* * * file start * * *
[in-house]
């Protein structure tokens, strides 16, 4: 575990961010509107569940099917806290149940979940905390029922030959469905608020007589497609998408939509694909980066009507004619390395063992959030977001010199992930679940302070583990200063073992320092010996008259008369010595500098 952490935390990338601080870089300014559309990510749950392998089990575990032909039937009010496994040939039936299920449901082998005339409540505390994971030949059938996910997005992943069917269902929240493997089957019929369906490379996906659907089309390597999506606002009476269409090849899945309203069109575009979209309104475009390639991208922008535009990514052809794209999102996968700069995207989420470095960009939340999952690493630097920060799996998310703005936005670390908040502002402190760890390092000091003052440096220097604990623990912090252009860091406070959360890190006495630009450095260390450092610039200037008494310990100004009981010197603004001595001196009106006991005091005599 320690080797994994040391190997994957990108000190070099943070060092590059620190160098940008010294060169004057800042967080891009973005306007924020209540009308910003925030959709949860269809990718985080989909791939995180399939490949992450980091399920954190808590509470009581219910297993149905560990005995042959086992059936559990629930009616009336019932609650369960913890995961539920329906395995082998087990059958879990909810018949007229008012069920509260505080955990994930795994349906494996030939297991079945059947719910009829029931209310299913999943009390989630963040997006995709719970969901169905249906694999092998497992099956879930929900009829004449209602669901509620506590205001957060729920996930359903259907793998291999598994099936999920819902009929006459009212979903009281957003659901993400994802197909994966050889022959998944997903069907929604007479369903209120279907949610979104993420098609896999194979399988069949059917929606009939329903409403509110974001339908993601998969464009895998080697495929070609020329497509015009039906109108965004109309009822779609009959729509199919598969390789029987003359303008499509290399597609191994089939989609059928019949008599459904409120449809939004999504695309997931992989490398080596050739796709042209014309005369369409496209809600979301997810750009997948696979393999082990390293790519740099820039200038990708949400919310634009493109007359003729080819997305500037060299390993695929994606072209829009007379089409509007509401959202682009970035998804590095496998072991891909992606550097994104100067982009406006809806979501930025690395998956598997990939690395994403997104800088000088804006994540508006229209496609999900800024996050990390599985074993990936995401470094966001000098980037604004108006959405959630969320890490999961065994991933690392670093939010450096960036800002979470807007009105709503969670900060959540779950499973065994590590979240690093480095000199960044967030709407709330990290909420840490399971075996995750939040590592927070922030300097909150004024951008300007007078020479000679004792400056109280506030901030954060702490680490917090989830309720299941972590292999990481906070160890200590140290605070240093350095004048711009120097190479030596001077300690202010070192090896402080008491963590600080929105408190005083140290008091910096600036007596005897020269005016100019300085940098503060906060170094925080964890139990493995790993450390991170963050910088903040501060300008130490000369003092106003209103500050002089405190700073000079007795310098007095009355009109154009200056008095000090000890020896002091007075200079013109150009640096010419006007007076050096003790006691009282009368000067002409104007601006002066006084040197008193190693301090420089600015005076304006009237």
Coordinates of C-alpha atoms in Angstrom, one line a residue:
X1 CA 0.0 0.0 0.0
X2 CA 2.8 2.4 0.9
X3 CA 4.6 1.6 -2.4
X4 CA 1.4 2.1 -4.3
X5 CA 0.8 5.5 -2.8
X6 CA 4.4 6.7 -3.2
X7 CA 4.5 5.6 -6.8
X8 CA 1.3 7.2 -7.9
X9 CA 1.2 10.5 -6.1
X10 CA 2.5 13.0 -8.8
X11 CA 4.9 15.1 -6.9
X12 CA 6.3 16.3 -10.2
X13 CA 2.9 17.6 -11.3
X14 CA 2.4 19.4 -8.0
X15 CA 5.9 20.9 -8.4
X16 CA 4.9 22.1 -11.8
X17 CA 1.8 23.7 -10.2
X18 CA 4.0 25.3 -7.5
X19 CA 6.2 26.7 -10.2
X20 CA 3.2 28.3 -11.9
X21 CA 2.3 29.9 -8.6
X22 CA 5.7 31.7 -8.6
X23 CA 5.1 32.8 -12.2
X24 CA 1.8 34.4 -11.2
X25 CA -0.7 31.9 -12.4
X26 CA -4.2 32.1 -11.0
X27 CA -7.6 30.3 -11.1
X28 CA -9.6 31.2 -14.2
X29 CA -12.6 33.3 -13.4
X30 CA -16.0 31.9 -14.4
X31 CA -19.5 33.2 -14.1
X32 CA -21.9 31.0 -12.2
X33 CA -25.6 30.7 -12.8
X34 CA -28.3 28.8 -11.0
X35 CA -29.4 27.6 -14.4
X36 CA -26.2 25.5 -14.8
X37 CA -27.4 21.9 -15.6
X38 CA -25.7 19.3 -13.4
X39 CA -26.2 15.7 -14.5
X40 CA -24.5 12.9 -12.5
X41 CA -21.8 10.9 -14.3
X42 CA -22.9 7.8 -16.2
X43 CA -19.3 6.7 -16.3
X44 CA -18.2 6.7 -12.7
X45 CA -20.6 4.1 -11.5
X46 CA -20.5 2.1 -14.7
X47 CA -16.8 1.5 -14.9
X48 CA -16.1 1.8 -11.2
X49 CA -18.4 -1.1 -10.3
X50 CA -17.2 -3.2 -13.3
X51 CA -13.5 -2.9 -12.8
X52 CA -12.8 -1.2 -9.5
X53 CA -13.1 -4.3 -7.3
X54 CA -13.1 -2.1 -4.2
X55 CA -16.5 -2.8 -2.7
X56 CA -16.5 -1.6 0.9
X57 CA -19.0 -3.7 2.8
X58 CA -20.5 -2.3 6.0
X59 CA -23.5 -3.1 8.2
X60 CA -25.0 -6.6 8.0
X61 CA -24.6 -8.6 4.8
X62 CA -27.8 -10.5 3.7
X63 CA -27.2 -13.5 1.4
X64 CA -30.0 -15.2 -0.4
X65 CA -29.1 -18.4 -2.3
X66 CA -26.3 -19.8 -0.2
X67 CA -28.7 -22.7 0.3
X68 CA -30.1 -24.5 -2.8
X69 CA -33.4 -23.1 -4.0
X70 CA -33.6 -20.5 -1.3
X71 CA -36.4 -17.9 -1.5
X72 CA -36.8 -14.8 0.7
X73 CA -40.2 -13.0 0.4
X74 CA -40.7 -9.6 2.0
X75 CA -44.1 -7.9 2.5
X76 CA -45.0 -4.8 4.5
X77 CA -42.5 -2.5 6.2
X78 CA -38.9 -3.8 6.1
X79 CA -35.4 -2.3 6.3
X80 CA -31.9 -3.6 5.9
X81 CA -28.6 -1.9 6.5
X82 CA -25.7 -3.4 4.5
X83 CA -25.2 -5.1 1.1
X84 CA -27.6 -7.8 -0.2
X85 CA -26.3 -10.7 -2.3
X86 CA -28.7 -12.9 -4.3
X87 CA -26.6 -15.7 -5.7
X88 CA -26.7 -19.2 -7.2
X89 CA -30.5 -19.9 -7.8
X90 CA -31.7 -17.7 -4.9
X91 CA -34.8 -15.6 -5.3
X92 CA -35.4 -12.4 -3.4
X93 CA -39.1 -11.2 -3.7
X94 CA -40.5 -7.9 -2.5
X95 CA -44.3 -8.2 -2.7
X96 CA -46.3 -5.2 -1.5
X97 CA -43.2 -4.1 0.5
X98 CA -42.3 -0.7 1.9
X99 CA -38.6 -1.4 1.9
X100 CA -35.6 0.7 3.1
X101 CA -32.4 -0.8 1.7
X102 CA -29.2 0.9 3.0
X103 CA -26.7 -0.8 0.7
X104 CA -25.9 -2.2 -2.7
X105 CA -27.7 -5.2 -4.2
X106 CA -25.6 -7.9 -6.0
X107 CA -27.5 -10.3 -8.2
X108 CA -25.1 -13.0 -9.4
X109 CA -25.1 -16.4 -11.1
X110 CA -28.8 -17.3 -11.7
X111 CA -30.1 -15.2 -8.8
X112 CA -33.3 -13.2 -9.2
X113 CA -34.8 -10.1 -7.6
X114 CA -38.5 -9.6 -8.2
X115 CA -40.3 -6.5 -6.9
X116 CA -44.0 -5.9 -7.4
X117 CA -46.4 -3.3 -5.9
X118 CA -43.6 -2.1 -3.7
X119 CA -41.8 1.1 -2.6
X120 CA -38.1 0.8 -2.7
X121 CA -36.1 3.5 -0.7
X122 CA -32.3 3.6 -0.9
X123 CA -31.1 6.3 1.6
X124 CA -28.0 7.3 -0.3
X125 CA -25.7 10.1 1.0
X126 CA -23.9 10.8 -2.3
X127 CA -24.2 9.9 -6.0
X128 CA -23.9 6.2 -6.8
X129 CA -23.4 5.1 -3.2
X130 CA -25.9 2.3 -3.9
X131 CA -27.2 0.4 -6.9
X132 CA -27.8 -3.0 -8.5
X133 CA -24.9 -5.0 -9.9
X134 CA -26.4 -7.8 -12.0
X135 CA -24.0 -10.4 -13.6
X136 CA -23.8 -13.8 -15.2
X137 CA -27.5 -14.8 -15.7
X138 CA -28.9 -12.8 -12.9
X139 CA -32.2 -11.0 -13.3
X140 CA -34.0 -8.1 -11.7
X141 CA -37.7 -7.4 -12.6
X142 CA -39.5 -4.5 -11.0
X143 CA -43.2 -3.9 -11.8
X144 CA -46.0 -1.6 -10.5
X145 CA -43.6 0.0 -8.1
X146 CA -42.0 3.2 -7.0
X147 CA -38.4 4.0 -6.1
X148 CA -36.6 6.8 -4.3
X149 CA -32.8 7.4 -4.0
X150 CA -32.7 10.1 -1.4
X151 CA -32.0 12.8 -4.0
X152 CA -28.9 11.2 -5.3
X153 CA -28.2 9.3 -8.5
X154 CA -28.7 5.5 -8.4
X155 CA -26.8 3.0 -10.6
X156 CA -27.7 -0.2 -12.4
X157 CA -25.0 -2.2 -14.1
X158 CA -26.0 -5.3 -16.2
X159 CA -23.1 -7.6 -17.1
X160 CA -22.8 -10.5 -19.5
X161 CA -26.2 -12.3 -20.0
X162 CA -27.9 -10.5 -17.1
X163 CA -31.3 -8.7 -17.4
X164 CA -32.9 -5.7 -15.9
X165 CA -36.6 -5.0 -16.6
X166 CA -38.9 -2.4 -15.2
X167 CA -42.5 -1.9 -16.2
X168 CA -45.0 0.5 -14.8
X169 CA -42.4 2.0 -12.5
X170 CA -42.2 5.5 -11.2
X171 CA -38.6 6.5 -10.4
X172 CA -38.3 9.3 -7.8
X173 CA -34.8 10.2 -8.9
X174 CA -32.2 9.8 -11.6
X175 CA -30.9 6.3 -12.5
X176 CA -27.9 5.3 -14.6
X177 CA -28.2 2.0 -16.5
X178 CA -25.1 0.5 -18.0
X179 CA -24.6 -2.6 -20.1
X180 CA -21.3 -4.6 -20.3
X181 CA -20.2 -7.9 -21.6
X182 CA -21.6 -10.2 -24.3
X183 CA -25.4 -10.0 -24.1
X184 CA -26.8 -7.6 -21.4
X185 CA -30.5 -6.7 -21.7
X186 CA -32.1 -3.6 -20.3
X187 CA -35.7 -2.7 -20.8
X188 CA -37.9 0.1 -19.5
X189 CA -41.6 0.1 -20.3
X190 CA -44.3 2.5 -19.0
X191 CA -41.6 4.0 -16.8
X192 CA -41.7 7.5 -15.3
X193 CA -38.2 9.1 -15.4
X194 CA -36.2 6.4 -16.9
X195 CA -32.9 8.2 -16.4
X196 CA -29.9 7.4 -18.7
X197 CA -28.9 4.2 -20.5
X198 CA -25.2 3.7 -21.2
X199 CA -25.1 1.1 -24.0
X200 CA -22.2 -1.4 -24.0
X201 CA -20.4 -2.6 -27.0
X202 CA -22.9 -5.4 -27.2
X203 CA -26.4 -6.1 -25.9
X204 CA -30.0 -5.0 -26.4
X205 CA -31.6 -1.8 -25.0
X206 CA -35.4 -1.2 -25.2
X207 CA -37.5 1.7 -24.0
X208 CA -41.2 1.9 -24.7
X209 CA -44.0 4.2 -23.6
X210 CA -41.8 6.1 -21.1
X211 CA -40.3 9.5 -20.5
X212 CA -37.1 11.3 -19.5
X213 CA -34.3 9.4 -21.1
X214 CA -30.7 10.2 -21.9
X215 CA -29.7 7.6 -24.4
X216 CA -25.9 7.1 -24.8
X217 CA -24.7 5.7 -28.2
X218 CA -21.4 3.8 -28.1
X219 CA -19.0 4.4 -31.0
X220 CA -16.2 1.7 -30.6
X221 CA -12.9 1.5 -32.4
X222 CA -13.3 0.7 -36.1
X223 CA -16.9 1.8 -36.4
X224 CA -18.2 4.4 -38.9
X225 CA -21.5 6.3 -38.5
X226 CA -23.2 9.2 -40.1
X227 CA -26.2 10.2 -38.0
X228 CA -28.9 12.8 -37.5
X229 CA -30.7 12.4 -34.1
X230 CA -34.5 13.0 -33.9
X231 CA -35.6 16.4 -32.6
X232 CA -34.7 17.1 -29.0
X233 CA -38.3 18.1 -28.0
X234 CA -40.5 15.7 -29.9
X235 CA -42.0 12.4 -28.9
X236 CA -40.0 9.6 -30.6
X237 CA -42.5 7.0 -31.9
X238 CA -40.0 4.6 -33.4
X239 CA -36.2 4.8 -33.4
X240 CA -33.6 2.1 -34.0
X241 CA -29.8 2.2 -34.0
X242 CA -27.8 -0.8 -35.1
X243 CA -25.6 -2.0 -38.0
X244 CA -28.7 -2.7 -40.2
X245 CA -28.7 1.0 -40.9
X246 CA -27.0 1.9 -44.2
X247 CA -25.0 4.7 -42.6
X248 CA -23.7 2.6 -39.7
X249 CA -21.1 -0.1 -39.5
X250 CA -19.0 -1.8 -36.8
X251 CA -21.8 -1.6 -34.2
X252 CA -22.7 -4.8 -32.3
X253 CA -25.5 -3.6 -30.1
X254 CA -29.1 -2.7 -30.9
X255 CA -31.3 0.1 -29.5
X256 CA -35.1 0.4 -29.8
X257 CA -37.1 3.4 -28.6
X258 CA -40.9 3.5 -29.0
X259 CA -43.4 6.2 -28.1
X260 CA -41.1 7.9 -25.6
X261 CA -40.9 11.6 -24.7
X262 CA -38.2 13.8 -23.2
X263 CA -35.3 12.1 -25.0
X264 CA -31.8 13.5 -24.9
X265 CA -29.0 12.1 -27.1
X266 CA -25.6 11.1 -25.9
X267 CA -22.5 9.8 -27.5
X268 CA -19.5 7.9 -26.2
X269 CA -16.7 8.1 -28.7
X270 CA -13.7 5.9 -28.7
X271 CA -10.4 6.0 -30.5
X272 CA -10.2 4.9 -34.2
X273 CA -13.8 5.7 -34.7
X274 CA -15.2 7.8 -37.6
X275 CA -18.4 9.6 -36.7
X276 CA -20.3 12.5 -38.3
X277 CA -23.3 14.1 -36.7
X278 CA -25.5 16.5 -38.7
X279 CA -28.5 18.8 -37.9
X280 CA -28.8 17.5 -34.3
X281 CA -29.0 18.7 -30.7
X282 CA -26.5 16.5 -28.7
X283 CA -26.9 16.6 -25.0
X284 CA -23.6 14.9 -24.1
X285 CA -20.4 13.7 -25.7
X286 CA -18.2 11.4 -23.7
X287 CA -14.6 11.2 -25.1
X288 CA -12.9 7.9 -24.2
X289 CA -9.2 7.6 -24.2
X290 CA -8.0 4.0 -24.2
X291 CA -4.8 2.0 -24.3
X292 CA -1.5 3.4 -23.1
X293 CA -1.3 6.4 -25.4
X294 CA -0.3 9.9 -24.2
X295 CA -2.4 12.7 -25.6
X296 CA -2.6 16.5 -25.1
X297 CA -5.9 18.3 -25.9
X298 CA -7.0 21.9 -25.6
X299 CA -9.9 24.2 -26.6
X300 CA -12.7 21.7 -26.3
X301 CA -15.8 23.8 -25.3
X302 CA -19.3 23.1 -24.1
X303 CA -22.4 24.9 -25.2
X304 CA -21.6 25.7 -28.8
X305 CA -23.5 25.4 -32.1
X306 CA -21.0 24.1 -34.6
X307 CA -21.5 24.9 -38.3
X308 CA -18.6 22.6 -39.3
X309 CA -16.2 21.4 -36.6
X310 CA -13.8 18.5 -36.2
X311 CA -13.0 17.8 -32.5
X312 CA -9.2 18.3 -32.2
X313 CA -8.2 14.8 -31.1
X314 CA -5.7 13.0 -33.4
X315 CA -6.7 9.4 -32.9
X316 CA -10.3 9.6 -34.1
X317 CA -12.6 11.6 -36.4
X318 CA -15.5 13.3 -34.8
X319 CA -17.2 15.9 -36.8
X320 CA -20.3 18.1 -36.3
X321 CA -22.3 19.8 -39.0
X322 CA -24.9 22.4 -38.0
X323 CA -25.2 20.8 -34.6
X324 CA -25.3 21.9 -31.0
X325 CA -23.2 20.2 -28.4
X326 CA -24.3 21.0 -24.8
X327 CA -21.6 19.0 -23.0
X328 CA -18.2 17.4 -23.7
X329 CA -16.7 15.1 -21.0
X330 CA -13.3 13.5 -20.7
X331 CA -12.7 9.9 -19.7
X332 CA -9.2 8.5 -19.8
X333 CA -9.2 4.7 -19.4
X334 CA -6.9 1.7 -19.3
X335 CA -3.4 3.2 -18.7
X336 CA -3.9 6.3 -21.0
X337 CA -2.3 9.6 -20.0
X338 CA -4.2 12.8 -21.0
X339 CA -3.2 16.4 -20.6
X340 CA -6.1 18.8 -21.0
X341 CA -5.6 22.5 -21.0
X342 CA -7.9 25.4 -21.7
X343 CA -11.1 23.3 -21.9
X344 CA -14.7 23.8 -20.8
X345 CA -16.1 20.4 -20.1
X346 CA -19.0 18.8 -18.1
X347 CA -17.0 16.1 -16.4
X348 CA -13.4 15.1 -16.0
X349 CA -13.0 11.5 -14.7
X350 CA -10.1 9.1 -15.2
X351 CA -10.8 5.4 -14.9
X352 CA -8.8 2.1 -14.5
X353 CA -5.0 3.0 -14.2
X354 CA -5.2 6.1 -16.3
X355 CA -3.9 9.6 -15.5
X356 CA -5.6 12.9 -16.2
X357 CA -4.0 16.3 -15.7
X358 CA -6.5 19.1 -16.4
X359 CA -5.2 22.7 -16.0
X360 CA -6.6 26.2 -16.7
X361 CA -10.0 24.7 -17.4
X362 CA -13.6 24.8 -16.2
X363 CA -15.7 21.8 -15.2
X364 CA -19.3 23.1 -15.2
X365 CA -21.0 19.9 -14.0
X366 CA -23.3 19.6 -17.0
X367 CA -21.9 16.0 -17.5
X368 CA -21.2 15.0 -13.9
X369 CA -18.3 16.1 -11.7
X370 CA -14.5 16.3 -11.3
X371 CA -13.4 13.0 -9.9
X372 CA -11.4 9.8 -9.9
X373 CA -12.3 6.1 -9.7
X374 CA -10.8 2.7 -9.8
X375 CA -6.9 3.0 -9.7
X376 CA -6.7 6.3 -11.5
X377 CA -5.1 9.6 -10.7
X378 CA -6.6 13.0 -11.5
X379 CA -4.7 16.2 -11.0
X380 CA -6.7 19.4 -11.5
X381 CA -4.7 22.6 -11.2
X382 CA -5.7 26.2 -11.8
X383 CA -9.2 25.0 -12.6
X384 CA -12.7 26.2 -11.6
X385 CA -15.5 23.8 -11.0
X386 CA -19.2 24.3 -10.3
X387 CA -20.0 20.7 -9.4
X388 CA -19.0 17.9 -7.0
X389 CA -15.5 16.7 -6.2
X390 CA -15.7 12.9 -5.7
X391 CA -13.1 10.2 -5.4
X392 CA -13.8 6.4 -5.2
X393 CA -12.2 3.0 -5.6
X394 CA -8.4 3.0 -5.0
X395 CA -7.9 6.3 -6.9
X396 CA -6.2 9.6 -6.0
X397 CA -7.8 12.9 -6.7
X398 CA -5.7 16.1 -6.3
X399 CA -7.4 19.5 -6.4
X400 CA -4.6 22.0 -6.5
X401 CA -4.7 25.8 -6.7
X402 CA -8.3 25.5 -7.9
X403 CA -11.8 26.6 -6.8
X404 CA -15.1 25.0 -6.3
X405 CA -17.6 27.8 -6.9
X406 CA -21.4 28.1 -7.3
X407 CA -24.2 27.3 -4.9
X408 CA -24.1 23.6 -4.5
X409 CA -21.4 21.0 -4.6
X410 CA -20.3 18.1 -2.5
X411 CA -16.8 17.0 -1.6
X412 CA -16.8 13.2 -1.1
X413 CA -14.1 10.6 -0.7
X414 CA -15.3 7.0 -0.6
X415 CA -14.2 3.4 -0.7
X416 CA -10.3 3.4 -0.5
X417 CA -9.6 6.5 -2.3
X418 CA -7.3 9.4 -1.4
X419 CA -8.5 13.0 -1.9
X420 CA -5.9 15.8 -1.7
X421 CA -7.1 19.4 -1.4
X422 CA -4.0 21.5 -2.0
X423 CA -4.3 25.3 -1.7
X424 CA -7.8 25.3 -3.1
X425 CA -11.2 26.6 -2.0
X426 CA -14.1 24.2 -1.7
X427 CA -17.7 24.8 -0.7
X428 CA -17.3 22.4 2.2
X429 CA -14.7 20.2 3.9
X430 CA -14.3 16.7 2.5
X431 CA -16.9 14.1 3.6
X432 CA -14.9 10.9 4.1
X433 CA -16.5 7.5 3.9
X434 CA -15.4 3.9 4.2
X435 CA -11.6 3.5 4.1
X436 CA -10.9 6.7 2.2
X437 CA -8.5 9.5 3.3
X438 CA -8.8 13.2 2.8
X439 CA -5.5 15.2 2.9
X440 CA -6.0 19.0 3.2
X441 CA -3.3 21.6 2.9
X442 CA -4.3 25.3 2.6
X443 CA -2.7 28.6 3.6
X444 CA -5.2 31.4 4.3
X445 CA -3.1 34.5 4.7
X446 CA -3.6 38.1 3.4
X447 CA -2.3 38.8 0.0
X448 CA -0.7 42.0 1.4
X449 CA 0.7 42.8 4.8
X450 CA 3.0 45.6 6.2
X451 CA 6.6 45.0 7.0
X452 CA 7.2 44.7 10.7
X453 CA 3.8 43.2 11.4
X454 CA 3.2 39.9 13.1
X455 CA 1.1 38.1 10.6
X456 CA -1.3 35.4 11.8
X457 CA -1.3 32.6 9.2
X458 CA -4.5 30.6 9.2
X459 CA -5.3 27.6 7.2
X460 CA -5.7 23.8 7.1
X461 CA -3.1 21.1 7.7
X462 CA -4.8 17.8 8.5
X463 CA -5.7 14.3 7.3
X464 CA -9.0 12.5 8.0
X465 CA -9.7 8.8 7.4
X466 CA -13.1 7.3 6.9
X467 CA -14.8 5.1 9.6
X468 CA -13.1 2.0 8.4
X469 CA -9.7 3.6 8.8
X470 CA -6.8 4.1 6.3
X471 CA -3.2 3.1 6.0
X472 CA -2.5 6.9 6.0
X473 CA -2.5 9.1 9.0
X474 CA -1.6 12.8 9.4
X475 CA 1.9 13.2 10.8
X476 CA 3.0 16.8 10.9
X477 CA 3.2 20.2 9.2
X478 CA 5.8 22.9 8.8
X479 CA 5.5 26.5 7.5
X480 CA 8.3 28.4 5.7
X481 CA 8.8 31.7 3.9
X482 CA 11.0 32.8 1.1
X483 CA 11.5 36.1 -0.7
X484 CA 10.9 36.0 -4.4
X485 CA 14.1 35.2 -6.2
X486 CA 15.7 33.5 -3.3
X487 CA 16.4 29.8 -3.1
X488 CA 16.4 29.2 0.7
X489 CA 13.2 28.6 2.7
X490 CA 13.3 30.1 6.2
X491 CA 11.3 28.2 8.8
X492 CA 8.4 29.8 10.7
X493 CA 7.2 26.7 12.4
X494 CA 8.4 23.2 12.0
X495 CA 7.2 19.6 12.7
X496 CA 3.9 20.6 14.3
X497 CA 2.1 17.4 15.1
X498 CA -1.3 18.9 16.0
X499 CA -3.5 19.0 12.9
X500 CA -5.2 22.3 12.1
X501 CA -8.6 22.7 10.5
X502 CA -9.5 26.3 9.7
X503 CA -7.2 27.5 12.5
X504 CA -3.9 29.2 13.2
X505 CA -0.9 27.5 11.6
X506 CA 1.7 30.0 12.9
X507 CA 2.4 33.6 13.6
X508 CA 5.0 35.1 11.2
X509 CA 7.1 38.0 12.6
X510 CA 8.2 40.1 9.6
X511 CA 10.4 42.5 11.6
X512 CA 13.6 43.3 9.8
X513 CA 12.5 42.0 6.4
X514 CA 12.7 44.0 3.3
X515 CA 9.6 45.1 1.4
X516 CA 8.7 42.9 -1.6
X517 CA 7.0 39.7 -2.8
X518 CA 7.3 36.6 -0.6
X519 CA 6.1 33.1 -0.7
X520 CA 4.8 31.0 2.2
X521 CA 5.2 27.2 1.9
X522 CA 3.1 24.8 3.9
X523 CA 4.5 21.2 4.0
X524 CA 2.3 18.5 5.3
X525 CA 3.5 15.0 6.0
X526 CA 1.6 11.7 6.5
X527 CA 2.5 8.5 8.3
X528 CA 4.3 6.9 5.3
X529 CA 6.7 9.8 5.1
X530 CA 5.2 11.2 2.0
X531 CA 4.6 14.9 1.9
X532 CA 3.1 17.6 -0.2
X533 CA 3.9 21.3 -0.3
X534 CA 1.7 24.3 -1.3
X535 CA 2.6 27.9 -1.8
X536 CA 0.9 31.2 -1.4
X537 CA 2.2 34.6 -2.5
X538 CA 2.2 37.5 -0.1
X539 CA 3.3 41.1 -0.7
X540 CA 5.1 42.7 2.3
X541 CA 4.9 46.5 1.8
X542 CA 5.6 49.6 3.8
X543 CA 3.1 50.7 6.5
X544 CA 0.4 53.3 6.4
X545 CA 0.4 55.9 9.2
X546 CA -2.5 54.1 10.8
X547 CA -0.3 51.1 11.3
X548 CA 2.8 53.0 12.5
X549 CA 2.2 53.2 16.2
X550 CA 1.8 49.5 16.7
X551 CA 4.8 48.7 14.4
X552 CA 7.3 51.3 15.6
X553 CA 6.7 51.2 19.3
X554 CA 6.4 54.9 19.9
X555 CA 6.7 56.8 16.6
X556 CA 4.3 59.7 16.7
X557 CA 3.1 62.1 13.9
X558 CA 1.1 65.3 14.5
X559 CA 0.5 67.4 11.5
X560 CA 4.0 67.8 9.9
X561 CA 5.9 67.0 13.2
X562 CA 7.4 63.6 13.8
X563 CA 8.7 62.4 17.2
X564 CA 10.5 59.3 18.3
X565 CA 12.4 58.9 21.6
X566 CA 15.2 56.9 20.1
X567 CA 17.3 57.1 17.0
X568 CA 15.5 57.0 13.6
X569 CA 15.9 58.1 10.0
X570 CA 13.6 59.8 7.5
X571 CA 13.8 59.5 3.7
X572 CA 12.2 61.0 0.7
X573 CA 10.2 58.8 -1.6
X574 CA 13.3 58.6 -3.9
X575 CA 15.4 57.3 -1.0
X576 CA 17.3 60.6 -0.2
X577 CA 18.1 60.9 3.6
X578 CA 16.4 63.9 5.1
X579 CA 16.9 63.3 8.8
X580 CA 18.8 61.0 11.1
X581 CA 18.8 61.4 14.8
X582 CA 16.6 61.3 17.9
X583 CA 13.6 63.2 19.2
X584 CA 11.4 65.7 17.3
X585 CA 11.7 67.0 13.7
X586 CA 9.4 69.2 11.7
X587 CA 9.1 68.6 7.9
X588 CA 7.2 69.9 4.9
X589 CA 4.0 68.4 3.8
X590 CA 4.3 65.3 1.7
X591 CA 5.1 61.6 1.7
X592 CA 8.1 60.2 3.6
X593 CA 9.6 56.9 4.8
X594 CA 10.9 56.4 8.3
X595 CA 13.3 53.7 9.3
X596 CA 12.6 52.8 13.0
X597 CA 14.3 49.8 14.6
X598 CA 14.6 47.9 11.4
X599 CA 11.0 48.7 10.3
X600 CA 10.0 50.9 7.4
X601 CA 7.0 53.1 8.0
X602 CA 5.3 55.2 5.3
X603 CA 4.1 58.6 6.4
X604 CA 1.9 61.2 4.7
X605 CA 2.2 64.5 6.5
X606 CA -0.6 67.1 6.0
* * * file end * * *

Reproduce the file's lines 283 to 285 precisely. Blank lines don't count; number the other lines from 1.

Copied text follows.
X280 CA -28.8 17.5 -34.3
X281 CA -29.0 18.7 -30.7
X282 CA -26.5 16.5 -28.7